This article was originally published by the Center for Public Integrity, a nonprofit newsroom based in Washington, D.C.
When coronavirus cases began to spike in Connecticut in March, A.J. was struggling to control her diabetes, a disease that increases the risk of severe illness or death from COVID-19.
A.J.’s colleagues were working from home. But when she asked her employer if she could do the same, she was told she was needed in the office, where her job in human resources included sorting mail and filing. To stay home, A.J. used the nearly three weeks of vacation time she had accumulated.
“I figured I would rather be alive than dead with vacation,” said A.J., who asked to be identified by her initials out of fear concern of retaliation from her employer. Ever since she asked to work remotely, she said, her performance reviews have worsened. Documents she showed the Center for Public Integrity reflect the downgrade: Several years of performance reviews show she exceeded expectations in almost every aspect of her job, but in June she was told her “attitude” had hurt her performance, and she was rated as only meeting expectations.
A.J. has not yet filed a complaint against her employer, but as workplaces and public facilities reopen, disability lawyers say they are seeing a sharp increase in the number of disabled workers who are asking about their rights to demand accommodations that reduce their risk of contracting the virus.
The cases are likely to multiply. At least 27 million workers under the age of 65 suffer from medical conditions — including heart disease, diabetes and chronic kidney disease — that put them at increased risk of dying from COVID-19, according to a study by the Kaiser Family Foundation. Such conditions tend to be more prevalent among people of color.
As these people head back to work, employers may be required by the Americans with Disabilities Act (ADA) to make reasonable accommodations to protect them in workplaces or allow them to work from home. The outcome of these cases could determine if high-risk workers such as A.J. will have to choose between their health and their jobs.
Brian East, a senior attorney for Disability Rights Texas, which provides legal assistance for people with disabilities in the state, said he hears from workers that many employers aren’t providing protections or allowing employees to work from home. The refusals, he said, “will often lead to legal violations, and it will unnecessarily risk the health of many employees with disabilities that are risk factors for COVID-19.”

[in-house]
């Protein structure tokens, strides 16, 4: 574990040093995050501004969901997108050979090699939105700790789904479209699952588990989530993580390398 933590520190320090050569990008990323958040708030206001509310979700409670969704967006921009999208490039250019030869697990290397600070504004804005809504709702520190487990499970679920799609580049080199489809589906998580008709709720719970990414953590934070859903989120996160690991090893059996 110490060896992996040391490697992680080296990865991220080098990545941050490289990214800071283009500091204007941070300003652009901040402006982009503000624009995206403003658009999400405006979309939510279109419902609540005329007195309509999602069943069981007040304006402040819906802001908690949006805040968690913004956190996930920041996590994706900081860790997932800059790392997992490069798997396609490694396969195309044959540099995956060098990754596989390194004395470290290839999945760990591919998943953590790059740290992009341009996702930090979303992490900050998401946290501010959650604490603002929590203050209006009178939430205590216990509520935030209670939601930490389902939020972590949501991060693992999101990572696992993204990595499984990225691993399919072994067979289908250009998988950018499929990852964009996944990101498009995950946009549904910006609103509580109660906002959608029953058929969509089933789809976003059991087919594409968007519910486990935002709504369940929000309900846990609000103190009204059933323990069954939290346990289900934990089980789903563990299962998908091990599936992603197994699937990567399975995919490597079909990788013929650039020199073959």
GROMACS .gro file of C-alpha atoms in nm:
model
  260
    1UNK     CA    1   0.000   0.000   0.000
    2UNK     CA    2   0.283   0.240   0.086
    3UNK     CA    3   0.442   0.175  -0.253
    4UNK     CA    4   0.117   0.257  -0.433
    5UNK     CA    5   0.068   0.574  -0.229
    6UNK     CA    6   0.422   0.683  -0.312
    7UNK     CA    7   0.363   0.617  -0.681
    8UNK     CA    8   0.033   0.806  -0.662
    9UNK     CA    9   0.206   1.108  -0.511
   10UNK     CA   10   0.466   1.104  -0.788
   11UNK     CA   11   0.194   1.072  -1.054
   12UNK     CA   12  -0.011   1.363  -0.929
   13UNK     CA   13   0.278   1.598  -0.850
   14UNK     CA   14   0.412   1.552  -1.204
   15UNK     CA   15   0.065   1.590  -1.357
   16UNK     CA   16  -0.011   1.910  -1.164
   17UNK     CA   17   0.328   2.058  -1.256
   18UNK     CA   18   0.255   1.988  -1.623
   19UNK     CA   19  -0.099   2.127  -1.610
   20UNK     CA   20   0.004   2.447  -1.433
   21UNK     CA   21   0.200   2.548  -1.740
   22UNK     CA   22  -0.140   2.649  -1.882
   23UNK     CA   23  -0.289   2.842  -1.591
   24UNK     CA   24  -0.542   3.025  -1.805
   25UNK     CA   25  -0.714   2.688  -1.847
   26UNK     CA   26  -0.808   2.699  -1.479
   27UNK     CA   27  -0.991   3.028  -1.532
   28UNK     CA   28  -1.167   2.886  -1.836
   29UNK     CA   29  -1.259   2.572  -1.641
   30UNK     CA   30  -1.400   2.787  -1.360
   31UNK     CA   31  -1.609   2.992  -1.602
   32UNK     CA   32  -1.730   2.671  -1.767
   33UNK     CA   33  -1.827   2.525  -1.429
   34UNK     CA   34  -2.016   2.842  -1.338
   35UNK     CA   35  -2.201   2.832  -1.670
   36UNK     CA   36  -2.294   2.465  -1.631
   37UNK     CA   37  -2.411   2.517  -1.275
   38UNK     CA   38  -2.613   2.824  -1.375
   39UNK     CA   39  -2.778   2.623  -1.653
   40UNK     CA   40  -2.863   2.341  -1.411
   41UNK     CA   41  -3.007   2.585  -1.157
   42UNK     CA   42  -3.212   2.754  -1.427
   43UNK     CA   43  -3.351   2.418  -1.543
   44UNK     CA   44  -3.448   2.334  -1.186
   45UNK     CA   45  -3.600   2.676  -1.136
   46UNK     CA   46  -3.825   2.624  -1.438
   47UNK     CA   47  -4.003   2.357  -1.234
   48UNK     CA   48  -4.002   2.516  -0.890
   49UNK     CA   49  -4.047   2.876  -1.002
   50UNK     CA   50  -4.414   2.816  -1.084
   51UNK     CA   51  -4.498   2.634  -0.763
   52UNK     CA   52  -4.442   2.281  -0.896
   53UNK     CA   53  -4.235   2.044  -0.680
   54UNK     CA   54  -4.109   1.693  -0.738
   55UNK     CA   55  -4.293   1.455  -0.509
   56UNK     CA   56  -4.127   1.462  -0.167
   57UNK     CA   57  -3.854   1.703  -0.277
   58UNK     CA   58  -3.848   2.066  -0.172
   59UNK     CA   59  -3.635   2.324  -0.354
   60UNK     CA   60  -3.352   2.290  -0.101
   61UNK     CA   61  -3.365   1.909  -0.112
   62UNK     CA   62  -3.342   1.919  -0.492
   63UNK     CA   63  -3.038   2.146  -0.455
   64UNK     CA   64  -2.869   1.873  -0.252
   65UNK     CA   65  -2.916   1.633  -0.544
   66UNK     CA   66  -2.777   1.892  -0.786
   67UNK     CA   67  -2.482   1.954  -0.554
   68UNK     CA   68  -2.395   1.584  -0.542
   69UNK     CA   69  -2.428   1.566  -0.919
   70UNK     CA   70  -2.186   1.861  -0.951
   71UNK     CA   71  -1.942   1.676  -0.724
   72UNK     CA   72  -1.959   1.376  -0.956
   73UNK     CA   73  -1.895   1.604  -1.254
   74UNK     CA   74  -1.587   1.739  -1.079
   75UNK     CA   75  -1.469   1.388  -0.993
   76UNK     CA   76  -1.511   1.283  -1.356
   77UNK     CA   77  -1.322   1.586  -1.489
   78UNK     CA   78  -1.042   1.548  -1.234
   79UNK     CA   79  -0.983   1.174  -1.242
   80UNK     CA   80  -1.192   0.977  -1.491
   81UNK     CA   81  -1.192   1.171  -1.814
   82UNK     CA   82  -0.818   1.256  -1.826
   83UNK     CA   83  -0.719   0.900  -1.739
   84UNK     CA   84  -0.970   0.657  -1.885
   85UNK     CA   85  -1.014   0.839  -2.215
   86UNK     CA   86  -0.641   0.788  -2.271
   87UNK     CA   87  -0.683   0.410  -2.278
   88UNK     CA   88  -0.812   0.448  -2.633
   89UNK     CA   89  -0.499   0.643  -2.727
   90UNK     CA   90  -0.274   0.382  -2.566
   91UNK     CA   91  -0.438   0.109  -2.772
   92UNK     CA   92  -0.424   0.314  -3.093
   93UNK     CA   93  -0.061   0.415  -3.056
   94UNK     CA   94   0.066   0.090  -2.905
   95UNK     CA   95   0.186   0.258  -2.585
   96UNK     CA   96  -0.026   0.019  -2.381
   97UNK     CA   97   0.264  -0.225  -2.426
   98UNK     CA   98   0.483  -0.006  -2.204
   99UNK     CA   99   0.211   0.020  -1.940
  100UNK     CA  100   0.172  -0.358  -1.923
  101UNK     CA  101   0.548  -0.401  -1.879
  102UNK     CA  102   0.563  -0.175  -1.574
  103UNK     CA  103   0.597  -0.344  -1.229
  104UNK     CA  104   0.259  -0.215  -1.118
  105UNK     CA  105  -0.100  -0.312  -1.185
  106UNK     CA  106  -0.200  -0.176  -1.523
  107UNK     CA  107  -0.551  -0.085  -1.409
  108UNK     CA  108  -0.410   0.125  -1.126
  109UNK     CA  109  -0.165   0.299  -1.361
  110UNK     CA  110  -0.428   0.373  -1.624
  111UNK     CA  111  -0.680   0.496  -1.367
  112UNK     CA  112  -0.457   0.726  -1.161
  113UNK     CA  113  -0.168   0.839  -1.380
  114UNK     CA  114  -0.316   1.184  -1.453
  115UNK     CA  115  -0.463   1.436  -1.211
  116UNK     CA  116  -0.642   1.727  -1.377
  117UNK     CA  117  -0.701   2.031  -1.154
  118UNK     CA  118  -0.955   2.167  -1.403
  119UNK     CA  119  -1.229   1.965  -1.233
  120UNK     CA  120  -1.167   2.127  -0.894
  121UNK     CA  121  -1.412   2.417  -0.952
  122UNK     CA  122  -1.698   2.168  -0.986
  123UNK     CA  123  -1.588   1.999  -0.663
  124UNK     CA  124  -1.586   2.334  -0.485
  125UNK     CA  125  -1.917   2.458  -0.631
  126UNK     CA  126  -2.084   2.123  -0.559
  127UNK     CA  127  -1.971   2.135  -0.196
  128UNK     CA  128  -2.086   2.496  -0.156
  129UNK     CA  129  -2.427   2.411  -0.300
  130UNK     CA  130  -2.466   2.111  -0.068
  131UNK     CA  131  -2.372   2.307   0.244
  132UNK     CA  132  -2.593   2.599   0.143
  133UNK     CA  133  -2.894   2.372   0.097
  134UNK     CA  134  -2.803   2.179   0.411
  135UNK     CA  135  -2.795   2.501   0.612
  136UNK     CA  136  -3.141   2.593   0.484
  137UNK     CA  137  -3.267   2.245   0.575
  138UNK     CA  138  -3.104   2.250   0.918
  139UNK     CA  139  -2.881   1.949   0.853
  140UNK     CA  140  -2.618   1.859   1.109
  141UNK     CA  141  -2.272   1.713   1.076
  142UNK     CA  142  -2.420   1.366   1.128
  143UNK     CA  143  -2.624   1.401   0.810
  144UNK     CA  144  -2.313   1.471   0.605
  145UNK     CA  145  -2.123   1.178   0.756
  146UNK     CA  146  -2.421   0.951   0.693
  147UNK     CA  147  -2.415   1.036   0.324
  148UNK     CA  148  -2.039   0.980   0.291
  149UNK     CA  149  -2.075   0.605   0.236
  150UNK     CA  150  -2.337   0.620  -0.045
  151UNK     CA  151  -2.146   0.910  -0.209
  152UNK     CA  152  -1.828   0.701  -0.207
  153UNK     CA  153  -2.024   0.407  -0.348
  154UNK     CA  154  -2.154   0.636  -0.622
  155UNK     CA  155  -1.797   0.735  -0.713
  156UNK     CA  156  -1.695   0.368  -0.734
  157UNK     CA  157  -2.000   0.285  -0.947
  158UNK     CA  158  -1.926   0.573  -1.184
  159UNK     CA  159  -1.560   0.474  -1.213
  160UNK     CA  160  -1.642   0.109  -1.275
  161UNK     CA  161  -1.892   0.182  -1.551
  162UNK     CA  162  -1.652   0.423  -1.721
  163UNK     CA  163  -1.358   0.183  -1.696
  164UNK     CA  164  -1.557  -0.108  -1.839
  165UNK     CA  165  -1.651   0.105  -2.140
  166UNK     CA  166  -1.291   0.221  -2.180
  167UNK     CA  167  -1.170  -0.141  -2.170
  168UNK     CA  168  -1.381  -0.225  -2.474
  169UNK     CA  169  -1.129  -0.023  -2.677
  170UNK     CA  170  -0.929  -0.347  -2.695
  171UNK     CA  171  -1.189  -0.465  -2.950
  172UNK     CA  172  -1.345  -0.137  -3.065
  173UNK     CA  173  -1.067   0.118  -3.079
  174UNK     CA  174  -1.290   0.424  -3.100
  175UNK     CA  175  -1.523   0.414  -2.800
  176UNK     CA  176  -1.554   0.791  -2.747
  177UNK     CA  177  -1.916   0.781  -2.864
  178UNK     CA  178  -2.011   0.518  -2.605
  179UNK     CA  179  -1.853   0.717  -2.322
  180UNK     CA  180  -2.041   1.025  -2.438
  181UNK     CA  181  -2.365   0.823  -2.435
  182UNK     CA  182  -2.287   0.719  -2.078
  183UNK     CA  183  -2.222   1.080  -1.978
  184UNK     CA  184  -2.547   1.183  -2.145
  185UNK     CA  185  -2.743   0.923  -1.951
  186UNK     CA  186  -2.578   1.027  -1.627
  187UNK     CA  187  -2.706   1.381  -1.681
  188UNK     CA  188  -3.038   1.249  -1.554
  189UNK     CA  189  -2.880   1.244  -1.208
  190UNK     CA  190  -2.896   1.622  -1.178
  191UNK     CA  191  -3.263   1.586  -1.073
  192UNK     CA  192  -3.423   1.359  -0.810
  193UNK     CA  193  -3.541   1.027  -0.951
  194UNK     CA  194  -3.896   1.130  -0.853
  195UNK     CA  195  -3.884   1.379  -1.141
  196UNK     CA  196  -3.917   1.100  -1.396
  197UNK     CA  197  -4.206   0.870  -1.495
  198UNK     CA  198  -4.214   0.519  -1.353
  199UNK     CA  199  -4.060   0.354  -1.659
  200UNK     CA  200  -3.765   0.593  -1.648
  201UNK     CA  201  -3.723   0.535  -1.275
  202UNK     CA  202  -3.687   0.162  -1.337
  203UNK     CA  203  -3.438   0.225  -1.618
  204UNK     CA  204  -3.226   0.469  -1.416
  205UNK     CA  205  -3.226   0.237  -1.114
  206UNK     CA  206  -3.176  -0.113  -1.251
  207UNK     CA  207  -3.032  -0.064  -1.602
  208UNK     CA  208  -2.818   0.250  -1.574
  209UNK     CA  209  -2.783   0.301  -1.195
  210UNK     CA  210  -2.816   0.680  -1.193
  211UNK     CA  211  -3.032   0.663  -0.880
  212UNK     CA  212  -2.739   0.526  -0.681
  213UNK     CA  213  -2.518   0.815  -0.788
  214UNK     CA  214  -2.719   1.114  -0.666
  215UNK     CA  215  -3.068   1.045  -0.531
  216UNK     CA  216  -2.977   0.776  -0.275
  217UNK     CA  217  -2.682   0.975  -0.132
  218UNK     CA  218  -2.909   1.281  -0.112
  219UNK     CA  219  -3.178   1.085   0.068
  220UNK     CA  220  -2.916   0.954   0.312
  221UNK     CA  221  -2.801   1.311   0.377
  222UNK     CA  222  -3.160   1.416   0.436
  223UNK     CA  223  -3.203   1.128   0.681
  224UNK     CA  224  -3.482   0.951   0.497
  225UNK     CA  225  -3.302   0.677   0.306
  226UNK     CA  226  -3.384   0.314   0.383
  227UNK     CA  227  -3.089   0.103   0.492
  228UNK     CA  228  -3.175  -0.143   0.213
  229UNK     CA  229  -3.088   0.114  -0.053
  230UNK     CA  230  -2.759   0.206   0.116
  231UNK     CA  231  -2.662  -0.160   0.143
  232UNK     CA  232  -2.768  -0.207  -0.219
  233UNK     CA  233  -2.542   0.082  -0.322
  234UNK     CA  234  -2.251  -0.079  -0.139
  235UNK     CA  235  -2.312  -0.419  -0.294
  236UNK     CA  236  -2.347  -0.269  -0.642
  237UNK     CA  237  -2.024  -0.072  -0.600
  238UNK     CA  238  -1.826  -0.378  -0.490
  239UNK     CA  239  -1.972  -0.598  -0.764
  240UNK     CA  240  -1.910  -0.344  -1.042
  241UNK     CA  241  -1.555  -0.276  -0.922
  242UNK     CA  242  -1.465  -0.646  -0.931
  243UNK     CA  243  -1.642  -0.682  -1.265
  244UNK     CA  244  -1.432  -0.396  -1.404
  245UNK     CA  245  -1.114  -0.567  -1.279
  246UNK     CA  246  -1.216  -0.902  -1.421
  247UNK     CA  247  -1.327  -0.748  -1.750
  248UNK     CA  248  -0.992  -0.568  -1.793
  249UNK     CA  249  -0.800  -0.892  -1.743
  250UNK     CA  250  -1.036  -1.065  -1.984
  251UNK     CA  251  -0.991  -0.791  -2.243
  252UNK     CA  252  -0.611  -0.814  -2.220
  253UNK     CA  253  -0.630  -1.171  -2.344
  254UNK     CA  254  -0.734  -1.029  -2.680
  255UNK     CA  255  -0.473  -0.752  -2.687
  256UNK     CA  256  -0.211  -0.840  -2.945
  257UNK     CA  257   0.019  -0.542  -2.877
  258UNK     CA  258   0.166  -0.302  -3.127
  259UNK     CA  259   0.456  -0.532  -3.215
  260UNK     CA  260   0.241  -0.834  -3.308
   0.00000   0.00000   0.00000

An estimated 83 percent of people under the age of 65 who have died from the coronavirus had an underlying medical condition, according to a report on COVID-19 deaths between February and May published by the Centers for Disease Control and Prevention. Experts warn that many people who are at high risk will continue to go to unsafe workplaces because they need a job.
The ADA, enacted 30 years ago in July, requires workplaces with more than 15 people to make reasonable arrangements that will allow workers with disabilities to do their jobs. The law is considered one of the most important pieces of social rights legislation since the Civil Rights Act of 1964, meant to ensure that those with disabilities can participate in jobs and public life.
Employment lawyers call the current situation unprecedented. But courts have not yet weighed in on the definition of disability or what’s considered a reasonable accommodation during the pandemic.
Disability advocates and employment lawyers warn that without adequate protections, people with serious health issues could be disproportionately forced out of the labor market.
“An interpretation [of the law] that is … too narrow may lead to a creation of a ‘second class’ of workers who may face challenges maintaining employment unless it is primarily telework,” said Edgar Ndjatou, the director of Workplace Fairness, an employee rights organization based in Washington, D.C.
Experts worry that people who are at higher risk for COVID-19 and may be unemployed will choose not to reenter the workforce rather than risk infection. A survey conducted by the American Diabetes Association found that people with diabetes were more likely to be unemployed or to have lost work during the pandemic. Those who do go into work face risks: 3 out of 10 of employees with diabetes work in places where masks are not required, the association found.
Sarah Fech-Baughman, the director of litigation at the American Diabetes Association, said the organization has been “flooded” with requests from people worried about returning to work.
“People are very concerned and they want information about their legal rights,” Fech-Baughman said.
There is no official list of what conditions qualify as a disability under the ADA, and the Equal Employment Opportunity Commission, which enforces the ADA, has not ruled on whether COVID-19 counts as a disability under the law.